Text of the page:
"A meta," Topaz growled. In his mind he sees him, his face, he knows his scent now, he sees him tearing and ripping into Mal, his friend. There was anger, yes, at someone taking Mal away from him... his Mal, his Mal, with no right to. Some upstart predator, some opportunistic scavenger who got the drop on him somehow. Topaz twisted the shirt around his hand possessively, he had been stolen from, a theft in the night most cowardly and lowly. He put to memory every detail of what he could see of that thing.

"I have his scent" Topaz's eyes snapped to Obsidian, his face black with rage.
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There was a moment when Obsidian didn’t say anything. He simply watched as Topaz did his thing, watched him lick the blood off the clothes. He met the man’s eyes again and saw all his rage and fury reflected in Topaz’s eyes. At that moment the rage overtook the grief, and he gave the sharpest, widest smile he ever had to the bigger man, tilting his head forward as he shook.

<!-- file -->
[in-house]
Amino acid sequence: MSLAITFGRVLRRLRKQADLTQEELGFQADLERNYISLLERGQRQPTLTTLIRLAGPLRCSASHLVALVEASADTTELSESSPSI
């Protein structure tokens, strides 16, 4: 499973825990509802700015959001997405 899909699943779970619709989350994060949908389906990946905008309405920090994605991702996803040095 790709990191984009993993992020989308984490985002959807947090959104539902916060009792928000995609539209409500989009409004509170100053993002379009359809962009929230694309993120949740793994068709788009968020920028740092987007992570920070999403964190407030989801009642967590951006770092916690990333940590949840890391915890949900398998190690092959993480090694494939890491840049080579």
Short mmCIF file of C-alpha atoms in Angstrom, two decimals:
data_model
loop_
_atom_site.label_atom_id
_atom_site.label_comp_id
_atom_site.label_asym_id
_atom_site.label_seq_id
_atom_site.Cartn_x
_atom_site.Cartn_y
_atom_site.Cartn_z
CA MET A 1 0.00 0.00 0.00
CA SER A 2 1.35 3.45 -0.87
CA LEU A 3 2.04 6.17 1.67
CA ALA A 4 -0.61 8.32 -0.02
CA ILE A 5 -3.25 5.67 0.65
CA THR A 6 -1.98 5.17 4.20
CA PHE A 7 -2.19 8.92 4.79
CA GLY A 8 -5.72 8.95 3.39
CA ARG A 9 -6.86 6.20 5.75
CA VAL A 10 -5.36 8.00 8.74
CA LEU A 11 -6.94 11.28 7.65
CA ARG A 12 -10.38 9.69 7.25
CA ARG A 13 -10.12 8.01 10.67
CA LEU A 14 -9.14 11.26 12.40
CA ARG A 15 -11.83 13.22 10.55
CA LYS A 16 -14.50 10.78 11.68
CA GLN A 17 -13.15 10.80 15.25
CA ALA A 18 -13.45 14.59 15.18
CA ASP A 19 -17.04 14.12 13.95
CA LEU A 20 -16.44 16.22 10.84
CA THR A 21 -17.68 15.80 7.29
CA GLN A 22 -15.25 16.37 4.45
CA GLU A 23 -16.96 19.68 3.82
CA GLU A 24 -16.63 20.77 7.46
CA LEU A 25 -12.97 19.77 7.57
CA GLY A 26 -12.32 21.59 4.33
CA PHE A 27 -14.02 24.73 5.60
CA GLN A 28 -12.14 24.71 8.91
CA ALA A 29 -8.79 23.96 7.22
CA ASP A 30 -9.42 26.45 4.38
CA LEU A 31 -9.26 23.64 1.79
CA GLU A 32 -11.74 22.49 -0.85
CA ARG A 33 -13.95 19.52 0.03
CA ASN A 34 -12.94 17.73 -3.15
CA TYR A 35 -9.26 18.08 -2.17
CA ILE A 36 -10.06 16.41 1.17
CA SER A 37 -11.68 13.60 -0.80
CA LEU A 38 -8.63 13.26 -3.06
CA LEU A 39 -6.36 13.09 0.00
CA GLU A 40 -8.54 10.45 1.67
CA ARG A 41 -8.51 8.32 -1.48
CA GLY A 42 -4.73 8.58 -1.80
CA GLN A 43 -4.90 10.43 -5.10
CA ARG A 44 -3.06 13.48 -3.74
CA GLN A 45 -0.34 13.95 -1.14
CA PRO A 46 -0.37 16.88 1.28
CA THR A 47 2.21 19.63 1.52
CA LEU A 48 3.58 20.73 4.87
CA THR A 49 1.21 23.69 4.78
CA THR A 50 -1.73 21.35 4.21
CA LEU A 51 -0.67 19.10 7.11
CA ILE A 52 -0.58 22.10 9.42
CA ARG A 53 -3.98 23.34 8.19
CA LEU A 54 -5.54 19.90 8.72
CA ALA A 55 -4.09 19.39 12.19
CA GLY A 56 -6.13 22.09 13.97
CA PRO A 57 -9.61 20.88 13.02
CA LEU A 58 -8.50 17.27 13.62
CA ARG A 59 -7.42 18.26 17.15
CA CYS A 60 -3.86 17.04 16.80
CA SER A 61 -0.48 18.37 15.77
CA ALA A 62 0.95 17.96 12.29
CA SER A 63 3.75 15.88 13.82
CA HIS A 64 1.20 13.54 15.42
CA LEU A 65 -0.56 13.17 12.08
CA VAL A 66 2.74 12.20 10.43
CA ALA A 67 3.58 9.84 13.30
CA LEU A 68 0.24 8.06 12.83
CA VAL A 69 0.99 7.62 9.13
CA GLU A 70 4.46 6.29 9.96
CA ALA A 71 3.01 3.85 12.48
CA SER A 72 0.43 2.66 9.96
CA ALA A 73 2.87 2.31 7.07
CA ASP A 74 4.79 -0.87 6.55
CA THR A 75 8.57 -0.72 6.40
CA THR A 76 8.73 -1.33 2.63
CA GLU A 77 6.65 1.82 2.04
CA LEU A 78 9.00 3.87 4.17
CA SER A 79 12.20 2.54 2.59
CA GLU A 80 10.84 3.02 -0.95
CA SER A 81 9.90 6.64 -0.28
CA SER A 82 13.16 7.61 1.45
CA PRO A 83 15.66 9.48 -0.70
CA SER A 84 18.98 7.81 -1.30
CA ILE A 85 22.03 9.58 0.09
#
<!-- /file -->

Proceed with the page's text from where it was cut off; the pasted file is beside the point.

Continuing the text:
“Topaz. Tomorrow, you’re hunting. Find this fucker and bring him back. I don’t know what we’re going to do yet, but we’re not letting him get away. Not now, not ever. We’re going to break this man, and if he doesn’t give us any other choice, we’ll kill him. But you all know how I feel about killing other metas.” He stopped speaking and turned to the rest of his family, taking in their rage, their grief, their disbelief.

Rhody still clung to Hematite, but finally, her soft voice spoke up, trembling. She had always been their voice of reason, their grounding voice, and now that Malachite was gone, she would have to figure out how to center them. “They– they couldn’t have known. They couldn’t have known what he was to us, not unless this was an intentional attack on us. We should, we should figure out everything we can. Before we kill him. Before we torture him.”

Lapis’s silvery eyes flashed with fury and she stormed forward and toward her mate, looking into the box and shuddering. She looked up at Topaz, her eyes glittering with tears. “Baby, you get this motherfucker and you fuck him up. Do what you do best and get this– get this–”